It’s the question I get more than any other, and it’s one of the most important questions you’ll answer in marketing your business:

How do I create a content marketing strategy that actually works?

That will take several thousand words to answer, and then you’ll have to create your own strategy. Yep, ultimately it’s up to you.

The first step is to get your head right.

In other words, you need to begin with the correct perspective to succeed with online content as a marketing tool.

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Why Parallax Design Doesn’t Have to Tank Your SEO

image of Parallax Pro for Genesis screenshot

Can parallax design be bad for a website’s SEO?

Absolutely.

Hence the chatter.

But this shouldn’t deter you from considering parallax effects for your site, because any design style can be bad for SEO if it causes a site to load slowly or reduces it to a single URL.

But those are issues of execution and architecture, not blights on the parallax style of design itself.

Parallax effects on websites are hypnotic. That’s why you are seeing parallax effects pop up all over the web.

And parallax can actually help, not hurt, your SEO.

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5 Ways to Build Long-Lasting Authority

Authority Intensive Post Image of John Jantsch

Authority is where it’s at these days.

Of course, as a Copyblogger reader you know that already.

Google values authority so much that it’s trying to build an authority measurement into its algorithm.

Authority has simply become the way to stand out and get ahead.

  • Business owners need to create authority around their business ideas.
  • Marketers need to create authority around the brands they represent.
  • Sales professionals need to create a kind of personal authority that turns them from unwanted pest to welcomed guest.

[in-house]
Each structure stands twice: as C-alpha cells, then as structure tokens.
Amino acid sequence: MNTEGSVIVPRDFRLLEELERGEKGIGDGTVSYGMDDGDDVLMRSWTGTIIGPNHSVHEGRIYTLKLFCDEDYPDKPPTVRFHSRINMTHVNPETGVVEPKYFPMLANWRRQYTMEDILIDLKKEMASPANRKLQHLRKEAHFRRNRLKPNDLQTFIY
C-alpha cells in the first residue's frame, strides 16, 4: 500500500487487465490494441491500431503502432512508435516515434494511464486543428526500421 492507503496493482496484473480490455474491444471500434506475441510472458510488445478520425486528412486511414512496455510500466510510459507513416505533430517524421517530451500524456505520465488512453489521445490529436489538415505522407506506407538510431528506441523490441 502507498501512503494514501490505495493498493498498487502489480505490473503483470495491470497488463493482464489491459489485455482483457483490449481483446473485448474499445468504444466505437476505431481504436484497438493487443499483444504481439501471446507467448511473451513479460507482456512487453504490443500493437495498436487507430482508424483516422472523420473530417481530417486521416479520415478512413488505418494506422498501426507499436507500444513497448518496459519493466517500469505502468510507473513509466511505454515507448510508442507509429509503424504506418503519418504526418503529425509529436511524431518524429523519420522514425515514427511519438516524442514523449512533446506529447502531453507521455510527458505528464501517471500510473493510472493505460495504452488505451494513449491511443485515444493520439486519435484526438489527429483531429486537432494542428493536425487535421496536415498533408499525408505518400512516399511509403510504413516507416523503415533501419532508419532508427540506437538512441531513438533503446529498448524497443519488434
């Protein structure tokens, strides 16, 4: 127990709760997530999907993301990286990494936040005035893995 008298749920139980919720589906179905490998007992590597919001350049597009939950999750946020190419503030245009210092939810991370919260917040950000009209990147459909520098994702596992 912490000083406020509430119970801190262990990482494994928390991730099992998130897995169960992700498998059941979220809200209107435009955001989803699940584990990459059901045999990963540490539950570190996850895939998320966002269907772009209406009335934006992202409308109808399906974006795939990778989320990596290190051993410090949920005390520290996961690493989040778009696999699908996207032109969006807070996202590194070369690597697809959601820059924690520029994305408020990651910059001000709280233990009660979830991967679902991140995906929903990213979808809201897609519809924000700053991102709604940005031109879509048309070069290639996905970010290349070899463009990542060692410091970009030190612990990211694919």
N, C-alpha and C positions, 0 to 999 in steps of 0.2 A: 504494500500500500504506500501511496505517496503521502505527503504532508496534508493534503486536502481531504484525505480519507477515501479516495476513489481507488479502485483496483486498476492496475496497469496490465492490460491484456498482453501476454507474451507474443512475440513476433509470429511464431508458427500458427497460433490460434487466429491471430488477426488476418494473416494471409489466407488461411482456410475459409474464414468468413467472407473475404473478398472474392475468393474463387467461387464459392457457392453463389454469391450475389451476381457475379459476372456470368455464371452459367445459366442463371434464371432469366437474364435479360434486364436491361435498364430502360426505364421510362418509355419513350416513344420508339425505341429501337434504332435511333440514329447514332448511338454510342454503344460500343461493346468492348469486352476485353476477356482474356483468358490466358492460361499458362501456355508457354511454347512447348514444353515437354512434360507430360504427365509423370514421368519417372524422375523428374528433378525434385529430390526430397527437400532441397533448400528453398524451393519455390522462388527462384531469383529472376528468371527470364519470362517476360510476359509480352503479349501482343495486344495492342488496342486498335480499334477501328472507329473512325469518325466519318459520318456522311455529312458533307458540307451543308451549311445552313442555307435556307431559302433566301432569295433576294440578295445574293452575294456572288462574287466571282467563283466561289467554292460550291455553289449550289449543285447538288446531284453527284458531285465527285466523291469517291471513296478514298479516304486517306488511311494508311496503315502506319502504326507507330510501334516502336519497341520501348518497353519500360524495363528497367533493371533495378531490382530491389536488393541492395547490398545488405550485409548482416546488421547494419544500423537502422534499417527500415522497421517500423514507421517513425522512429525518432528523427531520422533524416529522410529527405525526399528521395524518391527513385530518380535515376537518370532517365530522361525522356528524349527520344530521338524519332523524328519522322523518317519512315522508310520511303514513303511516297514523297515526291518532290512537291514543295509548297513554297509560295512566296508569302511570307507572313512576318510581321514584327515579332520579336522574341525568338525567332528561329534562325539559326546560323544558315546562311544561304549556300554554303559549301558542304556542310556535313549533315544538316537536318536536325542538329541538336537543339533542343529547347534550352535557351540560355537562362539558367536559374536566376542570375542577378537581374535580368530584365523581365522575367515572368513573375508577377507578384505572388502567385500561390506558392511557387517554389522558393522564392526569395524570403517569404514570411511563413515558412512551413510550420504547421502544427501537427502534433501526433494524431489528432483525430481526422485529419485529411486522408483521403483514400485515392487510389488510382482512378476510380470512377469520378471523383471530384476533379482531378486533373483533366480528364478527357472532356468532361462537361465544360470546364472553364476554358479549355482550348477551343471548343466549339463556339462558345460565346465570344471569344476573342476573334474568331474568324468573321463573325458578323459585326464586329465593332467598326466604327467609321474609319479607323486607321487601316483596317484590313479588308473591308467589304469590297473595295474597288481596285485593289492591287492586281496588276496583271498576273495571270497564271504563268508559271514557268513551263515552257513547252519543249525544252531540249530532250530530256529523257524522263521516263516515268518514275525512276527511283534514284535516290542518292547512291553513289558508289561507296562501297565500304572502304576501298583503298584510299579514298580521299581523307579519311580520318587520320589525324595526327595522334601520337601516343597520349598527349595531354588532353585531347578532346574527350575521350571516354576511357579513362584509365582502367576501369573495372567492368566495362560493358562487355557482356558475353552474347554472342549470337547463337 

A great deal of the information put out on the topic of authority building centers on ways to create authoritative content, places to amplify that content, and even on the various plugins, SEO tactics, and networks one must use in order to build authority.

While much of that advice is relevant and essential, it often overlooks how the kind of authority that lasts is actually developed.

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Copyblogger’s 2014 State of Native Advertising Report

blog post title image for Copyblogger's 2014 State of Native Advertising Report

Native advertising is paid content that matches a publication’s editorial standards while meeting the audience’s expectations.

Think Captain Morgan’s campaign on BuzzFeed in general, their 15 Things You Didn’t Know About 15 Captains, Commanders And Conquerors article in particular.

First off, the theme of the article matches the brand’s values: Captain Morgan was a real live pirate who thrived on adventure and raw conquest — a theme not too foreign to BuzzFeed readers.

Moreover, the article matches the editorial standards of BuzzFeed: a list with big images and short, quirky copy — a format their audience expects.

Three important points need to be noted here:

  • The content is clearly labeled “BuzzFeed Partner.”
  • Nothing is being sold. The call to action is to visit the Captain Morgan YouTube page.
  • The Captain Morgan BuzzFeed author page is branded.

This is classic sponsored or branded content. Now let’s look at another example of native advertising, this time a historical one.

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How to Use Internal Cliffhangers

Microseduction.

I consider an episode of The Lede wildly successful when we create a new word. In this episode of The Lede about using internal cliffhangers, Demian Farnworth does just that.

Here it is:

mi·cro·se·duc·tion

noun

  1. a slow, patient process for creating a emotional tie in an audience member to a piece of media
  2. The “dribbling of bread crumbs so the bunny rabbit follows you back to your house.”

synonym: internal cliffhanger

But how do you use that word in a sentence? And how will it help you write copy that your audience finds irresistible?

Listen and find out.